Autumn in the Garden

Fall is officially here with the weather this week! We had 2 inches of snow, a hard freeze to 28 degrees and much cooler temperatures. As autumn finally begins to turn the pages of the landscape, we begin to assess and think about what we can do different in our gardens next year. This is also an excellent time to plant new things in the landscape, from trees and shrubs to perennials and grasses. The soil is still warm and plants will root in quickly an establish with less water than those planted in spring and summer. 


This is also a great time to divide and move plants around in the garden. Some plants that are easily divided and moved to new locations include hosta, iris, daylily, peony, bleeding heart, tall sedum, obedient plant, goldenrod, and grasses. These can be moved to new beds in the landscape or given to friends and neighbors for their own gardens. Shrubs, especially those that sucker and spread via rhizomes, can also be moved or divided and moved easily. Shrubs to divide and move include prickly ash, American plum, ninebark, smooth hydrangea, old fashioned lilac, and dogwoods. 

Multiple plantings will create a vision of artful color in the fall landscape

Grasses in the garden, when planted in groupings and mass can be a showstopping addition to the fall landscape. I recently watched a series of videos on the gardens created by legendary designer Piet Oudolf. He uses large masses of plantings to add movement, repetition, and harmony to the garden. I see the living landscape as a masterpiece of art and music, with the changing colors and textures, the blooms of different plants, and the wildlife that vibrates within it.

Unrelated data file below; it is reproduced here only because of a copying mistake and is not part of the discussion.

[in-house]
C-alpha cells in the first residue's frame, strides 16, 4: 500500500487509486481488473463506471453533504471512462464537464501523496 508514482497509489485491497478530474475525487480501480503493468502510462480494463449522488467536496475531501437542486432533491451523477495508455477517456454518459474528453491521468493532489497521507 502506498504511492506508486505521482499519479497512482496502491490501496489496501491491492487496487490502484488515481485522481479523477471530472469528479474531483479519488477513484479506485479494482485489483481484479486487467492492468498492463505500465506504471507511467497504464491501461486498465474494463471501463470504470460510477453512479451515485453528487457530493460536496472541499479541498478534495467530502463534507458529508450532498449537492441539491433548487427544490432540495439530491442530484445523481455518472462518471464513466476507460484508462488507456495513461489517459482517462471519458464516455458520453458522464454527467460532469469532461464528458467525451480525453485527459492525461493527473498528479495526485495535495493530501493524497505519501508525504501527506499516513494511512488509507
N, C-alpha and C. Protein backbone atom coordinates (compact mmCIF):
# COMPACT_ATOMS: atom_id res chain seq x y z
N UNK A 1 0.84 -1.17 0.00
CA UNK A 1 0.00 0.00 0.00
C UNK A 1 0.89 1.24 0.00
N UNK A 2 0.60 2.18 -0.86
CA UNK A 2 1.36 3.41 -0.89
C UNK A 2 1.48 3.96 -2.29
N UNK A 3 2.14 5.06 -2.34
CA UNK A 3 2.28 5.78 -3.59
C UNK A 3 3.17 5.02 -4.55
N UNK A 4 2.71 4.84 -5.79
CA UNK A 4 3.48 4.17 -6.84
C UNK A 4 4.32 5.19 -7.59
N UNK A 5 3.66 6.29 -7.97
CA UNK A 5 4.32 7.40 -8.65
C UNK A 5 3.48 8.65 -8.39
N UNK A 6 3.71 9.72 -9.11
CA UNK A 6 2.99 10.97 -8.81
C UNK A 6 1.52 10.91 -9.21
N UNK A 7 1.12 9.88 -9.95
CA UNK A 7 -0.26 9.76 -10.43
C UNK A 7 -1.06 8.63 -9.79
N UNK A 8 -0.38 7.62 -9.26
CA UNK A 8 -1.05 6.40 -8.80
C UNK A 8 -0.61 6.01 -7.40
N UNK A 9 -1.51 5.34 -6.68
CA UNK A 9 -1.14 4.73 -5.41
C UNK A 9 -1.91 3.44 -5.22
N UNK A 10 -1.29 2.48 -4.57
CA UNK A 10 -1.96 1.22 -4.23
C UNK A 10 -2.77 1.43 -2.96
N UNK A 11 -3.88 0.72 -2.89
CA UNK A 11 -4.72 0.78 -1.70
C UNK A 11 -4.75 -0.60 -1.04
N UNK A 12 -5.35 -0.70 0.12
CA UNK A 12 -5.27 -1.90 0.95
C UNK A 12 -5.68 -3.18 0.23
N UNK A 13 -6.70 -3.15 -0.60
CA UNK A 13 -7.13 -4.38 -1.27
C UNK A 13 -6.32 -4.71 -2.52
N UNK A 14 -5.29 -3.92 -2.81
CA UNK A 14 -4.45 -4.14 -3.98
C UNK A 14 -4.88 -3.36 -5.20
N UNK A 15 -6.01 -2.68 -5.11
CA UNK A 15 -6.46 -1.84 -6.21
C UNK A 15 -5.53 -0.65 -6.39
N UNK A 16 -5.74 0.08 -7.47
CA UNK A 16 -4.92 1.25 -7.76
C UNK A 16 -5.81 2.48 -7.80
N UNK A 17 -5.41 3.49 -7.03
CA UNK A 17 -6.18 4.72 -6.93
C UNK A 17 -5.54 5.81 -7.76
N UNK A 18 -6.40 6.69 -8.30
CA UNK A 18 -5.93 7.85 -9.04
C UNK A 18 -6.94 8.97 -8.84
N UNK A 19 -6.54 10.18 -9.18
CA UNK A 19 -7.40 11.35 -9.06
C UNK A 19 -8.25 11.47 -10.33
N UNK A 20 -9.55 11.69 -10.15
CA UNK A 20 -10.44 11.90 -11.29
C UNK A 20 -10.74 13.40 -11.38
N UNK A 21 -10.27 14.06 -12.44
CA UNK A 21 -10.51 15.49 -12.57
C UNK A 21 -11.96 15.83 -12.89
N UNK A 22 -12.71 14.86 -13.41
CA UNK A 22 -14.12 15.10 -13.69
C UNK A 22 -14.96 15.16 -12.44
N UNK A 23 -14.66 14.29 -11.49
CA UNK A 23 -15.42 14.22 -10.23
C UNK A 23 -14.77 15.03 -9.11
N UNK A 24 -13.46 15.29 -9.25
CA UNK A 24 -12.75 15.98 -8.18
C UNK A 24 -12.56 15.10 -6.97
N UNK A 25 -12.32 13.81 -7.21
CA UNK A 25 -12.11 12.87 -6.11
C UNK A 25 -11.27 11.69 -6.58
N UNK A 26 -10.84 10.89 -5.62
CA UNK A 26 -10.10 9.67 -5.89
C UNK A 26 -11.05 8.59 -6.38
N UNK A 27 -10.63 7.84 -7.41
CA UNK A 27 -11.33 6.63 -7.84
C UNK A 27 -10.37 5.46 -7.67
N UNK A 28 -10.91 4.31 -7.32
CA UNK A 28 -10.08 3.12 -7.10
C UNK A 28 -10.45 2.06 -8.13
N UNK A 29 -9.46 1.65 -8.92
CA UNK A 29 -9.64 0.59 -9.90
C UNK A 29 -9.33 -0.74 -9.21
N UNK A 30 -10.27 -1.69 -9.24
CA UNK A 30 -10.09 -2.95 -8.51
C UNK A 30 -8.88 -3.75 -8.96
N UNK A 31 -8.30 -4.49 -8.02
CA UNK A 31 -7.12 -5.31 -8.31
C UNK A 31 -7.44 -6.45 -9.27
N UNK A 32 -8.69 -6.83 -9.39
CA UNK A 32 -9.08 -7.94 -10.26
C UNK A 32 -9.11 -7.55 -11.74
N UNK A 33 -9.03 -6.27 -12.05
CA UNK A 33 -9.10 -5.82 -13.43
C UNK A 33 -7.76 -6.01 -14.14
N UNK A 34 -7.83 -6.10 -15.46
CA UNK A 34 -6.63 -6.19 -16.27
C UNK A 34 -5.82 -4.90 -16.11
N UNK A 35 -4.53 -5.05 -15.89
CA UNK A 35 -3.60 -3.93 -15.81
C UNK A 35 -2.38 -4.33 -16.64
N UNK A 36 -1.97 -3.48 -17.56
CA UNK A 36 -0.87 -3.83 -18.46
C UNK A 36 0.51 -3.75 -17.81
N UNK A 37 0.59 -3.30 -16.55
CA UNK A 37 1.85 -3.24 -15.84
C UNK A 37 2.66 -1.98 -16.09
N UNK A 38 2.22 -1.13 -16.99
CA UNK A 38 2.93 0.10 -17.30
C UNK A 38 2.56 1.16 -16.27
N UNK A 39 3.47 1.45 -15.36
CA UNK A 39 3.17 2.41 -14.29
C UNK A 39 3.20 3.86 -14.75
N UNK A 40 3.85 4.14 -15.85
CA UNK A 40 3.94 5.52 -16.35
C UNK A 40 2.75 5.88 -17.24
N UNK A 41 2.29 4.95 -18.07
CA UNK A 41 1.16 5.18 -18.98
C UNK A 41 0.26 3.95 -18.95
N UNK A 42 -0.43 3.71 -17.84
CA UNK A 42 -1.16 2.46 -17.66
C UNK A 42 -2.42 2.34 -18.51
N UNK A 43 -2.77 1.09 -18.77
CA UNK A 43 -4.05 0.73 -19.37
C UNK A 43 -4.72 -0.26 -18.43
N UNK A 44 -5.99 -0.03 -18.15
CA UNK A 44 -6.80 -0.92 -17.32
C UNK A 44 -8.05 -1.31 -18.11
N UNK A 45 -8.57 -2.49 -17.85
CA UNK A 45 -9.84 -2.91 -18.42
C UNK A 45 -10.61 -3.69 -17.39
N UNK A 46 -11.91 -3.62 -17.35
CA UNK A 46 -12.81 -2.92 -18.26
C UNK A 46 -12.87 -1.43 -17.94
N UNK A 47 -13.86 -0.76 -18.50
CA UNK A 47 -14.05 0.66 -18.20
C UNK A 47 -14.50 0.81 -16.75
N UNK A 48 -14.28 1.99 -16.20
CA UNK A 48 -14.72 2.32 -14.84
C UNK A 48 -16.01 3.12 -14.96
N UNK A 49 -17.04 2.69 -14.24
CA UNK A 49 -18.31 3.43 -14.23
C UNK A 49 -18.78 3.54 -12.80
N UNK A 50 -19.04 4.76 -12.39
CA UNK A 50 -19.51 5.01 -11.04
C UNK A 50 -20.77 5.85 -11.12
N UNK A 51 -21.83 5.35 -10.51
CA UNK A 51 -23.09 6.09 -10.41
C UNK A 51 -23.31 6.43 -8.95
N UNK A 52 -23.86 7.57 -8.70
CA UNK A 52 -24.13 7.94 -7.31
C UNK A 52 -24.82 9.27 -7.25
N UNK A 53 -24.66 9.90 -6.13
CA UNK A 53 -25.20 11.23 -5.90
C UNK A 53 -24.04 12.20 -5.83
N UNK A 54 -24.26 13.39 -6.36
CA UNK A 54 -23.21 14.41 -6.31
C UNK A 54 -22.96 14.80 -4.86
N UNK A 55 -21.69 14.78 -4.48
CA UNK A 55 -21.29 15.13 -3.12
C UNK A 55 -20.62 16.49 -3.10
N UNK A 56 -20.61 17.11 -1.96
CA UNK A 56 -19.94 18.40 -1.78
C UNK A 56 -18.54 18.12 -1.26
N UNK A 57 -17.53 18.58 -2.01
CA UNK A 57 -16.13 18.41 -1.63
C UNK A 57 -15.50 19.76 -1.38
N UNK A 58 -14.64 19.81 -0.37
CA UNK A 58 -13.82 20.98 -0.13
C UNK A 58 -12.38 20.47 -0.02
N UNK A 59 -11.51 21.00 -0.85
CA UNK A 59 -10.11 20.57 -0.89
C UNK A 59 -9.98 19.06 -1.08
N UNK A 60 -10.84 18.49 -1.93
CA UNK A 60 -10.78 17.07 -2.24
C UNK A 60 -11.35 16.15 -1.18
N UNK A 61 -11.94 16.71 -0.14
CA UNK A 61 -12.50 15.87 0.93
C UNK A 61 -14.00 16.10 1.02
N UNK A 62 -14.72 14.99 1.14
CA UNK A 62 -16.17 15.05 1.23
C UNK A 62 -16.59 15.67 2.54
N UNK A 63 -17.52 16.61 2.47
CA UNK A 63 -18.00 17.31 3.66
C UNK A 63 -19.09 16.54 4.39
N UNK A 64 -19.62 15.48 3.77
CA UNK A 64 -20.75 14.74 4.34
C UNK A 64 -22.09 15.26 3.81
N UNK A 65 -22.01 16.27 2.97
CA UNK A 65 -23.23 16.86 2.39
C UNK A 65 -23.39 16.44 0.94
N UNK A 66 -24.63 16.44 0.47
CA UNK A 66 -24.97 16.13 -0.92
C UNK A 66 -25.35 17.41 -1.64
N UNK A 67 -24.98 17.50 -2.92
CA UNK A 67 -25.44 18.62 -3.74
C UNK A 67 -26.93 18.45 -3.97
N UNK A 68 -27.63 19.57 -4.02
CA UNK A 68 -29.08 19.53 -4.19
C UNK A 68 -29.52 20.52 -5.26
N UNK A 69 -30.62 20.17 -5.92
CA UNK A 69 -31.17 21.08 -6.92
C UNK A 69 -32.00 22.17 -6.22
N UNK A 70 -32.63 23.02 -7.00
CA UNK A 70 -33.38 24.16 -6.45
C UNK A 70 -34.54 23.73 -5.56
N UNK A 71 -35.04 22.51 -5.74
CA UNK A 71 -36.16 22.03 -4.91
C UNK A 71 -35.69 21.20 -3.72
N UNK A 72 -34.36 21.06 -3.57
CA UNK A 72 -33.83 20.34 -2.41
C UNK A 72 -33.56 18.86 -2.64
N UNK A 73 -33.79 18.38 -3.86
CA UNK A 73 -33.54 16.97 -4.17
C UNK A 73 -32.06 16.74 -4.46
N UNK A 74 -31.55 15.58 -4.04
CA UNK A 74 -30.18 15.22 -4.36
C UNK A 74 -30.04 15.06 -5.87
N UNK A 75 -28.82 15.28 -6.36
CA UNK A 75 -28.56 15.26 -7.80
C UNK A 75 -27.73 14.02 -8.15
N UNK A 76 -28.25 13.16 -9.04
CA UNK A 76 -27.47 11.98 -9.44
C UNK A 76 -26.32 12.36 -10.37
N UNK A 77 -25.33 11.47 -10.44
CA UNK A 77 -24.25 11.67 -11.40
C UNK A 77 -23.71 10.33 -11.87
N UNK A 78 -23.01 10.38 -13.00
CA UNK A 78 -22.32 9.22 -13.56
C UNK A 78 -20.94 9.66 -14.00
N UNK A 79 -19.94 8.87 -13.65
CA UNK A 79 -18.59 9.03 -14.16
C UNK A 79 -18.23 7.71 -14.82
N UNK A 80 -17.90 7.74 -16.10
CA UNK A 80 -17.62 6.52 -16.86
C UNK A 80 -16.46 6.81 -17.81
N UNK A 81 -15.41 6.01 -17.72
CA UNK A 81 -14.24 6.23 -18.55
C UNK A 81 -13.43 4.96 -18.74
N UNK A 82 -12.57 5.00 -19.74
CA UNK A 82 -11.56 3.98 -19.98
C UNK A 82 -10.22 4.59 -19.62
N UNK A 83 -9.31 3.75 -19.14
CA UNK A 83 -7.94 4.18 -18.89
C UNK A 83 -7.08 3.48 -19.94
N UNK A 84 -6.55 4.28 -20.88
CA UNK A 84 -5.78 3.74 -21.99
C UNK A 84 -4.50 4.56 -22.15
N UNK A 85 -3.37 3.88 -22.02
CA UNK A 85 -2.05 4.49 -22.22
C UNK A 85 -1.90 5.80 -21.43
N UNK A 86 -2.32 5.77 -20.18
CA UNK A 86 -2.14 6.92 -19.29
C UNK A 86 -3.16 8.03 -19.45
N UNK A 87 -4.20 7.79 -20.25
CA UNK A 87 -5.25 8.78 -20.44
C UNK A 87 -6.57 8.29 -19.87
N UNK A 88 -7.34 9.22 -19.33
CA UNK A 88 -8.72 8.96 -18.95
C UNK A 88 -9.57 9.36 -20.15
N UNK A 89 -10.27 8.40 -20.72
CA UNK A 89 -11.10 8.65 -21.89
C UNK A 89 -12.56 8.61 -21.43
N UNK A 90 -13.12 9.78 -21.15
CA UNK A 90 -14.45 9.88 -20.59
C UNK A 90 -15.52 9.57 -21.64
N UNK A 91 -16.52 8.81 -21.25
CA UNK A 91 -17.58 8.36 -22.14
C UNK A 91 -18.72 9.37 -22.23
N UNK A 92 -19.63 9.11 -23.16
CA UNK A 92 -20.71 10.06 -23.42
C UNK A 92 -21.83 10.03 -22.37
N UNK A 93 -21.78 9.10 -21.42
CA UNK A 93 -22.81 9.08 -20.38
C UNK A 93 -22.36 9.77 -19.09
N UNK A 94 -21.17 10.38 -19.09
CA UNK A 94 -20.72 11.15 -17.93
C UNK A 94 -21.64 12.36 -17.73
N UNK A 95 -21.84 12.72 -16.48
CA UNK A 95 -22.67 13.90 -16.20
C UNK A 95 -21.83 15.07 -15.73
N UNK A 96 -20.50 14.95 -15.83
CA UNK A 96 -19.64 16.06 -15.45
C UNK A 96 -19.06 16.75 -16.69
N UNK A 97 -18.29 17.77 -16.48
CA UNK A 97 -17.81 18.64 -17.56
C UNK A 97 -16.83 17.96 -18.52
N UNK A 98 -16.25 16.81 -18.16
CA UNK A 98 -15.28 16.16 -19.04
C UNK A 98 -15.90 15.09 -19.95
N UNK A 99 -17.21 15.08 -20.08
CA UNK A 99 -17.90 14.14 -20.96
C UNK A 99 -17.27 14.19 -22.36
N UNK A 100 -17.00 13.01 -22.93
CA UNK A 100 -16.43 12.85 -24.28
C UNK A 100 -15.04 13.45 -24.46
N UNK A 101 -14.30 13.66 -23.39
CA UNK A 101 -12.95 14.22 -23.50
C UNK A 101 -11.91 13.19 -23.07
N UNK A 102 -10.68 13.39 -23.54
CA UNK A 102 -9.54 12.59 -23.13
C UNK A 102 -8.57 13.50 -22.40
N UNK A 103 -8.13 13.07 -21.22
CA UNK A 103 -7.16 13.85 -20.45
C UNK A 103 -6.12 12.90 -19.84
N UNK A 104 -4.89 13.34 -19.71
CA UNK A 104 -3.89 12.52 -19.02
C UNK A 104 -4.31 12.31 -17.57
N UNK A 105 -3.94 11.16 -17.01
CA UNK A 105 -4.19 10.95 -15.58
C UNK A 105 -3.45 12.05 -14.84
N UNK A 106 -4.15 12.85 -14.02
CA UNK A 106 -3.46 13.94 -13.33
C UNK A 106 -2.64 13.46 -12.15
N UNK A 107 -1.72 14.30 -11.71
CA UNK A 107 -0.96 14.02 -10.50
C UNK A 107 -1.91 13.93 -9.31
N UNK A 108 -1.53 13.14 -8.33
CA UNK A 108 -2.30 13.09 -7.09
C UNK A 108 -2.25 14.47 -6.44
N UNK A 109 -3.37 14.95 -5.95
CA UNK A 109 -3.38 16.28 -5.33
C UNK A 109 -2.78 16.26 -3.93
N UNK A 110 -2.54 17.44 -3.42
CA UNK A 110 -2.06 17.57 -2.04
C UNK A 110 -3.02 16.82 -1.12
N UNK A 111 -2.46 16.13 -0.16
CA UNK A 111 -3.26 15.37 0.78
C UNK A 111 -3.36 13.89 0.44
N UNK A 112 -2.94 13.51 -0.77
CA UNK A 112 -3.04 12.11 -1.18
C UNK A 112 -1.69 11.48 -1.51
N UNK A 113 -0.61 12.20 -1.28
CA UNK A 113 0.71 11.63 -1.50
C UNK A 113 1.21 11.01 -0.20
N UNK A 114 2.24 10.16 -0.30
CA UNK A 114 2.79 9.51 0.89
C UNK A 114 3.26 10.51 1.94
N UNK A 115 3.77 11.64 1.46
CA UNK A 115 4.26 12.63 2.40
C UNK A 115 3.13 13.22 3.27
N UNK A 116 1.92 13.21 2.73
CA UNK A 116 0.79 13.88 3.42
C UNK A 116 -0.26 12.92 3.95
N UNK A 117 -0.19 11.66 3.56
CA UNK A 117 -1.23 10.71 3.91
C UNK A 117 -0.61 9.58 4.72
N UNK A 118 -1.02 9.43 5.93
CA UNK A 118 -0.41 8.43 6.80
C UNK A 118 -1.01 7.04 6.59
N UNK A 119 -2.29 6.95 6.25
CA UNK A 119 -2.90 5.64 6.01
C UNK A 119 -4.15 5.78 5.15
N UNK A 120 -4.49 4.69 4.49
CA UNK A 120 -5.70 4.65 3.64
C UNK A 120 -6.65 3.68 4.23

Arbor Lodge State Park in Nebraska City, NE is a great place to see different trees and shrubs and explore on a leaf hunt

Trees have become the focus of American gardens in the central Great Plains and Midwest, where homeowners and gardeners alike plant maples, oaks, and others by the hundreds for their beautiful fall colors, sometimes disregarding the soil conditions and locations of the trees. Trees plantings need to be designed as much as other landscapes. Do not just “plop” a tree into a spot because you want to see fall color from the picture window in your living room.

A properly located Sugar Maple among the native woods of Northeast Kansas

Think! Trees are best when planted in the proper location for size, water and soil conditions, and visibility combined. Trees should also be planted in groupings, close together, with large mulched areas around them, eventually under-planted with shrubs, perennials, and groundcovers to create a harmonious ecosystem.

Get creative this fall. Carve a miniature pumpkin garden into a larger pumpkin

Above all, get out and enjoy the fall. Rake a pile of leaves over your kids for unique photos. Play a game of catch with someone. Go on a leaf hunt and see how many different kinds you can find. Carve a pumpkin. Enjoy life!


Happy planting!

Leave a Reply

Your email address will not be published. Required fields are marked *